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How To Specify A Chair From The Ground Up

chairs from the bottom up

There are many different approaches to interior design, but we believe that when it comes to specifying a chair you should always start from the bottom up. That way, you'll get exactly the right chair for the setting, from glide type to crumb gap and beyond.

Design & Use

Use and design will dictate frame style. To begin specifying a chair you need to first consider the following requirements:

  • Indoor or outdoor?
  • Dining or lounge ?
  • Stackable?
  • Required dimensions

chair base types

Different materials have different pros and cons. Here's an outline of the big three.

What Material? Wood

  • Most European chair frames are FSC-sourced beech though oak and ash are also popular.
  • Wooden chairs flex, so should have screwed and glued joints
  • Square leg profiles are simpler & cheaper than round legs, particularly ones that taper.
  • Wood can be light and elegant at the expense of strength.
  • Stackable wooden chairs tend to only stack 3-4 high.
  • Bentwood chairs are ideal for tight spaces due to their small footprint.

What Material? Metal

  • Metal is the strongest material
  • A welded joint is as strong as the metal itself and will not snap.
  • Simple metal work cheaper than wooden equivalents.
  • Metal chairs with bases stack highest - frame is thin & strong.
  • Painted metal chips less than painted wood.
  • Not all metal chairs are treated for outdoors.
  • Metal legs often have plywood or plastic moulded shells screwed to them as a cost-effective solution.

What Material? Plastic

  • Either polypropylene (Monobloc) or polycarbonate (Ghost)
  • Usually available in many colours.
  • Easy to maintain
  • Value for money
  • Stackable 6-8 high or more
  • Light, so can blow away outside
  • Can be scratched easily
  • Can’t be altered (for 300+ pieces, bespoke colours are possible)
  • One piece moulded or combined with metal legs

Now you know the essential requirements for your space you can begin specifying chairs from the ground up.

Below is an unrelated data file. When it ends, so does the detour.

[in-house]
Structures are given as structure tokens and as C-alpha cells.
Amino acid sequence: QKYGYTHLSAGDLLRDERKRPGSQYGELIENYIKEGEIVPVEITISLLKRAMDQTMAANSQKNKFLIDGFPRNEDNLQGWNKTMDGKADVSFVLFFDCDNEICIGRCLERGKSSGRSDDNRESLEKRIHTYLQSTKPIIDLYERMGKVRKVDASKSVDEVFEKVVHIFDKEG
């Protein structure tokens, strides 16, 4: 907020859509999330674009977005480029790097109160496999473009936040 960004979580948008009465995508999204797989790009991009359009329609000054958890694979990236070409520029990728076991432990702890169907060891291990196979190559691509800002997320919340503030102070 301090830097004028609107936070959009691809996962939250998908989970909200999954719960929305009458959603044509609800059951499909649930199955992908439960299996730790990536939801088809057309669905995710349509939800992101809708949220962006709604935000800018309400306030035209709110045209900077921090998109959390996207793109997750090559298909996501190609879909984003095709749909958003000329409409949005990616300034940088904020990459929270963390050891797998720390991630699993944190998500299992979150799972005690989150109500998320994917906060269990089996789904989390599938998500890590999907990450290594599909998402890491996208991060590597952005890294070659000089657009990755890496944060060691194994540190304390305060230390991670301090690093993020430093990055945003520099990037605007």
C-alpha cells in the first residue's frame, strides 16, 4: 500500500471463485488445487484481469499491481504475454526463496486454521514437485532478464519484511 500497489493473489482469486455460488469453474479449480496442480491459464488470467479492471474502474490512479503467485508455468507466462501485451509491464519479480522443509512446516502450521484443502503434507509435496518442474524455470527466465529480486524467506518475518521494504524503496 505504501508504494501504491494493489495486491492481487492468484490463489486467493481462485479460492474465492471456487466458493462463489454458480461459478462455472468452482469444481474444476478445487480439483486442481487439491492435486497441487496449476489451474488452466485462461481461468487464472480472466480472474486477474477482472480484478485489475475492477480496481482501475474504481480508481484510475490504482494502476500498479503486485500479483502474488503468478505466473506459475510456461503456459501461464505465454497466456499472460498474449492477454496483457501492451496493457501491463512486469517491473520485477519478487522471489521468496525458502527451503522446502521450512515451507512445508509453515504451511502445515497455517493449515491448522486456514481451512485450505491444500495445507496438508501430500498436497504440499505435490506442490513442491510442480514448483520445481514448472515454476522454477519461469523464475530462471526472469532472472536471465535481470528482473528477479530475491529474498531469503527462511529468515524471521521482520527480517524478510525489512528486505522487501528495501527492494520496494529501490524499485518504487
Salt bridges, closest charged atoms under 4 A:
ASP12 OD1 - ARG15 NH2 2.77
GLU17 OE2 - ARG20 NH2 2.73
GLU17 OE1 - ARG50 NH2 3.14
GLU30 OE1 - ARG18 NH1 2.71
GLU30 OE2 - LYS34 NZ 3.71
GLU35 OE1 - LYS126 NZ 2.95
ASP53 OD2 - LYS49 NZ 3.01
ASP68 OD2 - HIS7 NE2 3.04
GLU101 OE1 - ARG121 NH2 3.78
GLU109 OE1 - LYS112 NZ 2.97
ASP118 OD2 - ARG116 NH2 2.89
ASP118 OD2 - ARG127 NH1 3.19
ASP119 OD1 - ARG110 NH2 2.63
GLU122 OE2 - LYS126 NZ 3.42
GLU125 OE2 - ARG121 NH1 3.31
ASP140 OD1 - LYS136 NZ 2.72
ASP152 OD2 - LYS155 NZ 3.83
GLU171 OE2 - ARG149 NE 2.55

1. What floor will the chair be used on?

Different floors require different glides. Will your space have a stone, parquet, wood floor or lino? Consult the table below to find the appropriate glide. You may also want practical or decorative additions like castors (for furniture that needs to be multi-purpose and moveable), metal capping or painted socks.

table showing which glides are appropriate for which floor surface

2. Frame finish

Having previously picked your chair material you can consider what finish to apply to the frame. Here are a few pointers to consider.

  • Wood stains often mimic other more expensive wood.
  • Stained wood needs lacquer protection to reduce fading & protect the surface.
  • A stained surface can be sanded away & restained if needed.
  • TIP: Never stain a wood lighter, the grain won’t be convincing

3. Seat Type

Based on the level of comfort required, seat types contain the following parts. 

  • Sprung
  • Foam on board
  • CMHR foam is required for UK hospitality furniture but not in all other European countries.
  • Fully, part or non-upholstered
  • Studding & decorative detail

If you are constrained by price you can select the seat type accordingly. A budget product will simply have foam on board covered by fabric, a mid-range chair will have webbing while a premium product will have springs and potentially memory foam and even some intricate decorative detail.